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Training a Lens on Ignatian Spirituality

Fr. VerEecke’s ‘For the Greater Glory of God’ dance piece captured on video documentary

Jeremy Zipple, SJ ’00, STM ’14 filming a performance of “For the Greater Glory of God,” a piece created by Robert VerEecke, SJ (front), based on the Spiritual Exercises of St. Ignatius. Fr. Zipple screened the video last week at Robsham Theater.

By Rosanne Pellegrini | Chronicle Staff

Published: Sept. 17, 2015

For decades, St. Ignatius Church pastor Robert VerEecke, SJ, has explored Ignatian spirituality through dance, and created pieces for holidays and worship services. Now, the acclaimed choreographer and longtime Boston College artist-in-residence has had one of his signature works captured on a professionally produced video, thanks to a BC Jesuit alumnus.  

Award-winning documentary filmmaker Jeremy Zipple, SJ ’00, STM ’14 depicts a performance of “For the Greater Glory of God,” a dance/theater piece of Fr. VerEecke that was inspired by the Spiritual Exercises of St. Ignatius. The video, which has the same title, was screened at Robsham Theater on Sept. 10, an event sponsored by the Center for Ignatian Spirituality that brought Fr. Zipple back to campus.

“Almost since the founding of the Society of Jesus in the 16th century, Jesuits have been immersed in the arts,” said Fr. Zipple, executive editor of America films and a University trustee associate. “Jesuits have been painters and playwrights, composers and musicians, and it’s exciting to witness this great tradition continued so vibrantly today at Boston College.”

Fr. VerEecke said the performance piece — which he created in 1990 for the 450th anniversary of the founding of the Society of Jesus and the 500th anniversary of the birth of St. Ignatius — holds special significance for him.

“The first live performance of ‘For the Greater Glory of God’ was at St. Ignatius Church in 1991,” he explained. “Twenty-five years later, it is very gratifying to see that the premiere of the video version is at Robsham, where we presented it live many years ago. And, of course, Robsham has been home to so much of my work over the 38 years I have been at Boston College.”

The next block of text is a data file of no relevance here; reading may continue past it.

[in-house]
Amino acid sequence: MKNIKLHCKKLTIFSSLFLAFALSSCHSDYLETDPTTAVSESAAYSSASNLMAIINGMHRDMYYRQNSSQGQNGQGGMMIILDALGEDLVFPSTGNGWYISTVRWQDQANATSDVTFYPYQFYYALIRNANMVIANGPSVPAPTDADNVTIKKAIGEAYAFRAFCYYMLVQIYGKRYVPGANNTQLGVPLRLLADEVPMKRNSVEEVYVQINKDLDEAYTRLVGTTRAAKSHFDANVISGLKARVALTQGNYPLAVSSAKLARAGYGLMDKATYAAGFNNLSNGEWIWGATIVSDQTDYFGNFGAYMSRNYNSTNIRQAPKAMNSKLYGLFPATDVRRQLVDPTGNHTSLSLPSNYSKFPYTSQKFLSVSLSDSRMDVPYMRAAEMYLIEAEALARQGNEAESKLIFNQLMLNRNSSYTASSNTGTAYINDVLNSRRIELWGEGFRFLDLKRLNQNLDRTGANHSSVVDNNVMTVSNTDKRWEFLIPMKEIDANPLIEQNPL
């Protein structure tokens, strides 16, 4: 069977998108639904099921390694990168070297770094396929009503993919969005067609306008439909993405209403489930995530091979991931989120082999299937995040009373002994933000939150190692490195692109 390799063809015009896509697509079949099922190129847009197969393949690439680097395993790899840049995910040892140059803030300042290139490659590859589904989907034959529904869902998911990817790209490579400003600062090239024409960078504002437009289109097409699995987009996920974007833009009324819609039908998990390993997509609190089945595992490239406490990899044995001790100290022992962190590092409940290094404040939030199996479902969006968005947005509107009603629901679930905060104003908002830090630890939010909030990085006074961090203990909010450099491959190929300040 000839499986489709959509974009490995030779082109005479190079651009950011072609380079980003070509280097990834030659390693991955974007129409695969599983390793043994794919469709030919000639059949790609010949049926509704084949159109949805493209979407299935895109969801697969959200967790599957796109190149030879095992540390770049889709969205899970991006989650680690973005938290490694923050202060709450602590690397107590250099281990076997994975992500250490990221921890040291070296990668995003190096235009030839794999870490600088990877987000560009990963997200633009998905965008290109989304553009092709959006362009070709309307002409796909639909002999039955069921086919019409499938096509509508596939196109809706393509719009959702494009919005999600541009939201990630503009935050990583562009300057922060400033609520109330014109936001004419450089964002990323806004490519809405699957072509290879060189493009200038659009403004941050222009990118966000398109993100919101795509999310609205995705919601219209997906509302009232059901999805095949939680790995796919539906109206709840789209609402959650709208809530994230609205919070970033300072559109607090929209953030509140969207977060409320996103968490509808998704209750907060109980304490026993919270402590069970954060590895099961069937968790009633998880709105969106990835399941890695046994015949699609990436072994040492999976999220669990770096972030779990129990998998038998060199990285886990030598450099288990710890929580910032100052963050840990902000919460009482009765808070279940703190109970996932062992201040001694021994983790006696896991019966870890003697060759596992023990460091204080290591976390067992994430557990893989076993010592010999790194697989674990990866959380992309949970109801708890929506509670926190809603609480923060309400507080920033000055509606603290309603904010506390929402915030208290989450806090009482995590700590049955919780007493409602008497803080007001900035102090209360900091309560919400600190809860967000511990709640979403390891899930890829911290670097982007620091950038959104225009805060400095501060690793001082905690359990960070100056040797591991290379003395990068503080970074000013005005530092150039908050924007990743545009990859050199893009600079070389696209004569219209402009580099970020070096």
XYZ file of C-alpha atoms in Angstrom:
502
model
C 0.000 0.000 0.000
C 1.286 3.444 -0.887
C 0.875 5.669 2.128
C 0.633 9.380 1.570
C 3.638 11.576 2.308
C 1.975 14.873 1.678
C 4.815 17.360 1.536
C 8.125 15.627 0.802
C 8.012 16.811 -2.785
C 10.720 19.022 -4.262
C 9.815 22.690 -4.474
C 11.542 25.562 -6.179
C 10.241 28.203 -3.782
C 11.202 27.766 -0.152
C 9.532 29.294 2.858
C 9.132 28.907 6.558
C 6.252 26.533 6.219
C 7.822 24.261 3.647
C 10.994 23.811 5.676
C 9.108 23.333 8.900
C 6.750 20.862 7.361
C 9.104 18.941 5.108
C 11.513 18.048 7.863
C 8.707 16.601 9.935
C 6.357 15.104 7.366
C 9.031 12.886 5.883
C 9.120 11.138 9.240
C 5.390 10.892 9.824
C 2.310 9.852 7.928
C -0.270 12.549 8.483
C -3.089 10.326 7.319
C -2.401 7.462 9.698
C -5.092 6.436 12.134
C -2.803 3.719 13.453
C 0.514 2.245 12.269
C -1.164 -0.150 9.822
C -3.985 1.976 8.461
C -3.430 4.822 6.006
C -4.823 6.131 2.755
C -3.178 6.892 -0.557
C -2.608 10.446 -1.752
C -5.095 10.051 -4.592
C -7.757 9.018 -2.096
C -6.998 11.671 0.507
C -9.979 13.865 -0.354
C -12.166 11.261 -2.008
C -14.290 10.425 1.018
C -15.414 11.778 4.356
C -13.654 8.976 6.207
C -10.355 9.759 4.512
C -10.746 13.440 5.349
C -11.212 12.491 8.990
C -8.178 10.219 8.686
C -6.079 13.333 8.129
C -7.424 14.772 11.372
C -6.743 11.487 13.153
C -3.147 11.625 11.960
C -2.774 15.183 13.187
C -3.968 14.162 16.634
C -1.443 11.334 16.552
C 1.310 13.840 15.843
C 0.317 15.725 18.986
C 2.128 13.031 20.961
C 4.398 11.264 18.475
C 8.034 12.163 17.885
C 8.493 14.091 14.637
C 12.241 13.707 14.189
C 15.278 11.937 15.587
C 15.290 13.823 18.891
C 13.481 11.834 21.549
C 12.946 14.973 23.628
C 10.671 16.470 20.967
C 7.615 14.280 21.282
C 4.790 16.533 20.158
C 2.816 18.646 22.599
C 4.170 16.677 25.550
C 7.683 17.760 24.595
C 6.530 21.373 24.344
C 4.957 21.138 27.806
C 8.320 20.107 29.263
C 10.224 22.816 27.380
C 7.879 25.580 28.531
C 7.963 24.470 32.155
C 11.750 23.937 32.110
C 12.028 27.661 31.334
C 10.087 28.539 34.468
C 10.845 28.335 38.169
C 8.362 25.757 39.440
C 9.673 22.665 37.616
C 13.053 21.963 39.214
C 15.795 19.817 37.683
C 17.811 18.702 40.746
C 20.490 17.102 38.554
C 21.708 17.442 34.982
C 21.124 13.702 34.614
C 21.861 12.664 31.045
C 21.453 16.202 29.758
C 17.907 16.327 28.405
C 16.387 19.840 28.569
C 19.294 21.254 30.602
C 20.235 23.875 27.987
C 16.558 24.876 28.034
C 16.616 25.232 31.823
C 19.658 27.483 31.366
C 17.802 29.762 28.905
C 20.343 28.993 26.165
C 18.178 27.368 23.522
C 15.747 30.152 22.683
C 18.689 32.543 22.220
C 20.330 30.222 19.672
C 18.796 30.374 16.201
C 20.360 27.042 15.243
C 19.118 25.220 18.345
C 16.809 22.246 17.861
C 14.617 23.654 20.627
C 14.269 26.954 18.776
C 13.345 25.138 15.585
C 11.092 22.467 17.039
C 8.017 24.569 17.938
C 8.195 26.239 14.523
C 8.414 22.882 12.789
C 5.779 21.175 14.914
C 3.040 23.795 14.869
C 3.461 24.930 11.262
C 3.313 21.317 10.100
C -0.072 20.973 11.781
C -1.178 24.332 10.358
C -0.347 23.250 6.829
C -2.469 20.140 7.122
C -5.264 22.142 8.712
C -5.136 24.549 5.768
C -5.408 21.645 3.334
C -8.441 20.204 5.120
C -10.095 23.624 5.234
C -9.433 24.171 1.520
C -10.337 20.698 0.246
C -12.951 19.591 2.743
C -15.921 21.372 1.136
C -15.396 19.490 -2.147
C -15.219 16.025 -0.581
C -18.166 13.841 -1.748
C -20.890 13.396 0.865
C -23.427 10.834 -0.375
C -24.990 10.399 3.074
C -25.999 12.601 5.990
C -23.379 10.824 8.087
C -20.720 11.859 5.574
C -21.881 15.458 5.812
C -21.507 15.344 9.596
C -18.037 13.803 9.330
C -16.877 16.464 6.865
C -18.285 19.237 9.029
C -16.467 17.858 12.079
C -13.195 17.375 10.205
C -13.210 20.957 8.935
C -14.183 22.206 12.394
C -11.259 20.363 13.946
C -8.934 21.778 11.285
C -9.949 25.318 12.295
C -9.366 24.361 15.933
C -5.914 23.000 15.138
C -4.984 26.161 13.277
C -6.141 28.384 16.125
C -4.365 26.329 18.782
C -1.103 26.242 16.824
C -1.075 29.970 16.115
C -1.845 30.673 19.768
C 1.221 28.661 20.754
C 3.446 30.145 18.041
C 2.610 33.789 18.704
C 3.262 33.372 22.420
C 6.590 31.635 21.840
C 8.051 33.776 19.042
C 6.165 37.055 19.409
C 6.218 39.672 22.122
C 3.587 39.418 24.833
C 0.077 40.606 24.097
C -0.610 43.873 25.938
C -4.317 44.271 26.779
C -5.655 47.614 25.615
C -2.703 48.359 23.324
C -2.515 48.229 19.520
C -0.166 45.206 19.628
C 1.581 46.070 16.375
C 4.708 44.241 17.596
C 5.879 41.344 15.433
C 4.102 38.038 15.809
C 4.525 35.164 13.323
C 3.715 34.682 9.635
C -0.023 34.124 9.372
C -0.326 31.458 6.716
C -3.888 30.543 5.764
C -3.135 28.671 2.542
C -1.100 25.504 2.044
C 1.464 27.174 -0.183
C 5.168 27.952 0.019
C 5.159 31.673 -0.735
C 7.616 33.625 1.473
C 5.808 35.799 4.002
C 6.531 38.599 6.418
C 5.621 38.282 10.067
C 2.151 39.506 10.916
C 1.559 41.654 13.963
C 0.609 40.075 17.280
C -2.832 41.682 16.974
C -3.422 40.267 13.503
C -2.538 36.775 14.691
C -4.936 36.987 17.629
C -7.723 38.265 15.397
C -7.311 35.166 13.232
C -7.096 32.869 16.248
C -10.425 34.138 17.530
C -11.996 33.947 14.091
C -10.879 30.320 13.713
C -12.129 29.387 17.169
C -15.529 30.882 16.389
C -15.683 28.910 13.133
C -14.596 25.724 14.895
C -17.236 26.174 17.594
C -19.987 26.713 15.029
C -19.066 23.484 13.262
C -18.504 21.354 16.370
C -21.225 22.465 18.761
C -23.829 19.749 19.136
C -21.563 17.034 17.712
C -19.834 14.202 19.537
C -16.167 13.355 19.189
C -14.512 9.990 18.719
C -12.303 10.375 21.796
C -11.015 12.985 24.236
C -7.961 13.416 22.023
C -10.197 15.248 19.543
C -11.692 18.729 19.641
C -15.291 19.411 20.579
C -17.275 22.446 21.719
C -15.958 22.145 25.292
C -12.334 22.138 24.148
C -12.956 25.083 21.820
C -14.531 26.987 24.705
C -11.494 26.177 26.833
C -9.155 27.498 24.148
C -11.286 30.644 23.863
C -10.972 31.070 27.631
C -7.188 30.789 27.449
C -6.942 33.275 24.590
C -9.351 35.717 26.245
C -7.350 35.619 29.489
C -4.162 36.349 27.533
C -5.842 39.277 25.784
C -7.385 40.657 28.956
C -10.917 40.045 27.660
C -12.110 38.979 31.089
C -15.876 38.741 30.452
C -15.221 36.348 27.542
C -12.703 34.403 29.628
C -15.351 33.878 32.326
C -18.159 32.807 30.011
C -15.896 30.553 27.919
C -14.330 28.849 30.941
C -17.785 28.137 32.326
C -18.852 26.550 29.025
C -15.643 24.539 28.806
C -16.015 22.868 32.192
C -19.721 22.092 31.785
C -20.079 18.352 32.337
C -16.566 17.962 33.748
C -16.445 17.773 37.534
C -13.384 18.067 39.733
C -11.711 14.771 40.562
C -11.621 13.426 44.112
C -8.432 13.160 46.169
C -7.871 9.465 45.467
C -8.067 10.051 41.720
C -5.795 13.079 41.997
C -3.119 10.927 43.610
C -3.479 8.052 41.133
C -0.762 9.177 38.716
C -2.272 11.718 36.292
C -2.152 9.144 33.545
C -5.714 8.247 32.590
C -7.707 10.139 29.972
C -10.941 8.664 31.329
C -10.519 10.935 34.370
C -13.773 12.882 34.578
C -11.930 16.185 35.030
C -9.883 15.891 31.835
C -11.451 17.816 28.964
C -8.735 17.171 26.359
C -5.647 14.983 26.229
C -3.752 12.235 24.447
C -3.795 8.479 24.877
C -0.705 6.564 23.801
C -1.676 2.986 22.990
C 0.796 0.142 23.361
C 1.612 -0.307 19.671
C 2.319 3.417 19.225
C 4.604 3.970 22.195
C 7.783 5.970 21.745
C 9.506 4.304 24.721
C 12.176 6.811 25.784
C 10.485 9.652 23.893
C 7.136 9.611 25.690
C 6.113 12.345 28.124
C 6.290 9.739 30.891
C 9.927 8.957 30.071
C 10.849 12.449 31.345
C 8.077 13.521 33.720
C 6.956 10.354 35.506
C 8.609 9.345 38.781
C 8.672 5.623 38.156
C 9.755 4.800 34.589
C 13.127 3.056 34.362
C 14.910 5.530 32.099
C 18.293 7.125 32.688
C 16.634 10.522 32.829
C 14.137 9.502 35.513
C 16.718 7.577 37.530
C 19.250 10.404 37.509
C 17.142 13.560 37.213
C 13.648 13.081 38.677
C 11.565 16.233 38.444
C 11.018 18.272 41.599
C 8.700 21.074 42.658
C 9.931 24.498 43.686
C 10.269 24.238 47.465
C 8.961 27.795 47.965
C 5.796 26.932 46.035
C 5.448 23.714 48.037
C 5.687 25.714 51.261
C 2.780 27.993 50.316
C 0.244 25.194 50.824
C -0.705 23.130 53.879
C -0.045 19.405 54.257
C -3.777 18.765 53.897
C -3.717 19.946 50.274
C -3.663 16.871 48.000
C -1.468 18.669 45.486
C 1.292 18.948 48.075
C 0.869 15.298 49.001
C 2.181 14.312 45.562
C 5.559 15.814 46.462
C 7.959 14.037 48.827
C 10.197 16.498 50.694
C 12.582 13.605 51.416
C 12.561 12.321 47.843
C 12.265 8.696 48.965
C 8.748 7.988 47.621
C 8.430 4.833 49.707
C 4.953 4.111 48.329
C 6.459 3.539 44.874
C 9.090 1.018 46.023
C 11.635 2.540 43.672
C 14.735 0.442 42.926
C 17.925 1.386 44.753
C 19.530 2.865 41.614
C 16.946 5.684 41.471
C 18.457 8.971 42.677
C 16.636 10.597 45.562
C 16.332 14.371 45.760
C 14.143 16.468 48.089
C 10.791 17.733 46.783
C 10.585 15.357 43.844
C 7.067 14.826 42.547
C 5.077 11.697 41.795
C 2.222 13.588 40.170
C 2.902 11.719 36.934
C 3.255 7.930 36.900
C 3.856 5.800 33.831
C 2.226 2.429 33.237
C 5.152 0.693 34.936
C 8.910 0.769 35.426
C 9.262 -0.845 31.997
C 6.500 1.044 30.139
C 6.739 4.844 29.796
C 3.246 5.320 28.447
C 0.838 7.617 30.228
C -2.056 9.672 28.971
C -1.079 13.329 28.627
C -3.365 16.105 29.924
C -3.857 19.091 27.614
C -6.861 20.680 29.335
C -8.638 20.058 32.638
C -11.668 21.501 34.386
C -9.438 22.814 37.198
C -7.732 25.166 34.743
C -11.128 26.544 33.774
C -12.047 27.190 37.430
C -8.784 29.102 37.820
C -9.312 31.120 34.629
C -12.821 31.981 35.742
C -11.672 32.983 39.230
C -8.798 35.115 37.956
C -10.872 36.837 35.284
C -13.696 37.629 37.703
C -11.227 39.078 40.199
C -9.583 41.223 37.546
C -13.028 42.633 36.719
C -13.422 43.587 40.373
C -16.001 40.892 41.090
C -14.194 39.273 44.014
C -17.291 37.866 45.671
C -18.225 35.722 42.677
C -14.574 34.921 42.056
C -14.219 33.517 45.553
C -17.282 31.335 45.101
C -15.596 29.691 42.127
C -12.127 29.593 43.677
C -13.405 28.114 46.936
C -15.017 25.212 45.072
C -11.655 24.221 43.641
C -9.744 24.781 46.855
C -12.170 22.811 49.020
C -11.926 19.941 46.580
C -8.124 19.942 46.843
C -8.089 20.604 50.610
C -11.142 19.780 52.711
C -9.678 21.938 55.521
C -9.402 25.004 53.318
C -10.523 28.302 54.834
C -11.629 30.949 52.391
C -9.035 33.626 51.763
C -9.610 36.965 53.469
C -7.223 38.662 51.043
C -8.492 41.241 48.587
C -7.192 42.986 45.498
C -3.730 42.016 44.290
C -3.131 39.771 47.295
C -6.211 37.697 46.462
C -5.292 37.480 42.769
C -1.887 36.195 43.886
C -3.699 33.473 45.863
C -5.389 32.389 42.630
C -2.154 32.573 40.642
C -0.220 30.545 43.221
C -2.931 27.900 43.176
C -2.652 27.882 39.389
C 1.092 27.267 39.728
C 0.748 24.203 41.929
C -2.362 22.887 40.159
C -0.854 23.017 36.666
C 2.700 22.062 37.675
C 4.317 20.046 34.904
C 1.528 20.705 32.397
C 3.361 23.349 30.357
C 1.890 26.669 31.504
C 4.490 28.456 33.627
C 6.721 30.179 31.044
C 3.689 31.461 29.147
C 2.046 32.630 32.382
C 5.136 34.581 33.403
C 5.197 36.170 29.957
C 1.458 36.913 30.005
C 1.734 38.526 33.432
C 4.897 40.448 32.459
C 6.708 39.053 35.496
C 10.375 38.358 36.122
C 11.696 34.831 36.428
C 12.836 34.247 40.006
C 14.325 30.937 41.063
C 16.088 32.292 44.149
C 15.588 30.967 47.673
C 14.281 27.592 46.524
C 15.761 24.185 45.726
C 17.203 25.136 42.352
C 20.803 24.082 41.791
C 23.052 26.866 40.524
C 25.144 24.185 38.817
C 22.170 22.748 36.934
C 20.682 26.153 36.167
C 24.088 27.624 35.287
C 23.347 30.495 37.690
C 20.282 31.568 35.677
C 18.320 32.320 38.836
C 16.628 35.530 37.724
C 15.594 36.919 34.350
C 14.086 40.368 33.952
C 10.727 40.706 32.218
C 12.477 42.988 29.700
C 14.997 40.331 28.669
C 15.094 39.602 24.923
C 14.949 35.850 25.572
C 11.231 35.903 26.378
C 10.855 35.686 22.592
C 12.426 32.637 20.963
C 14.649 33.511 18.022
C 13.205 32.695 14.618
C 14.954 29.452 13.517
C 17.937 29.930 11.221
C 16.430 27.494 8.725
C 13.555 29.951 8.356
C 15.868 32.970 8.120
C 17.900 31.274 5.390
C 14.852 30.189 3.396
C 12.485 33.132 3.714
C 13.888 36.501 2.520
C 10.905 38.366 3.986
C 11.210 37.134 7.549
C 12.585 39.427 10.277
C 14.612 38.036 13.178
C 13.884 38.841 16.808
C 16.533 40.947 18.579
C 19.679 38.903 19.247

Since its debut a quarter-century ago, “For the Greater Glory of God” has been performed, by a company of musicians, dancers and actors, in many Jesuit universities, parishes and retreat centers.

The making of the video took place last summer at St. Ignatius Church, with one aspect done in Robsham Theater, due to the need for a larger space.

Fr. Zipple’s video, Fr. VerEecke said, gave him the opportunity to view the performance anew, by seeing the movement and expressions of the piece from many different perspectives.

“The most amazing thing for me is to see Jeremy’s ‘choreography,’” he said. “Because he used multiple cameras you see the dances from different angles. Ordinarily an audience only sees what is right before their eyes. The camera creates a very interesting interpretation of the dance.”

Fr. Zipple said the project “was especially meaningful for me because I got to collaborate with Bob, a brother Jesuit artist who is so creative and so talented. I’m a filmmaker in my 30s, and Bob’s a choreographer in his 60s. Though we work in different mediums, have different styles, are of different generations, we’re both Jesuits. That means we approach our art with a common conviction: that the divine is to be found in all things, most certainly creative expression.”

In an article for America magazine this past spring, Fr. VerEecke – who portrays St. Ignatius in “For the Greater Glory of God” – described how he used the basic structure of the Spiritual Exercises to weave together music, dances and Scripture texts that “would bring the exercises to life through artistic imagination.

“For those who know the exercises, imagination is a key to St. Ignatius’ genius of inviting people into an intimate relationship with God. Although this exercise of the imagination would happen in the prayer of the person making the Spiritual Exercises, I wanted to use the exercise of the artistic imagination to help others to ‘see’ and ‘feel’ the exercises through the power of music and dance.”

Read Fr. VerEecke’s piece in America, which includes a segment of “For the Greater Glory of God,” at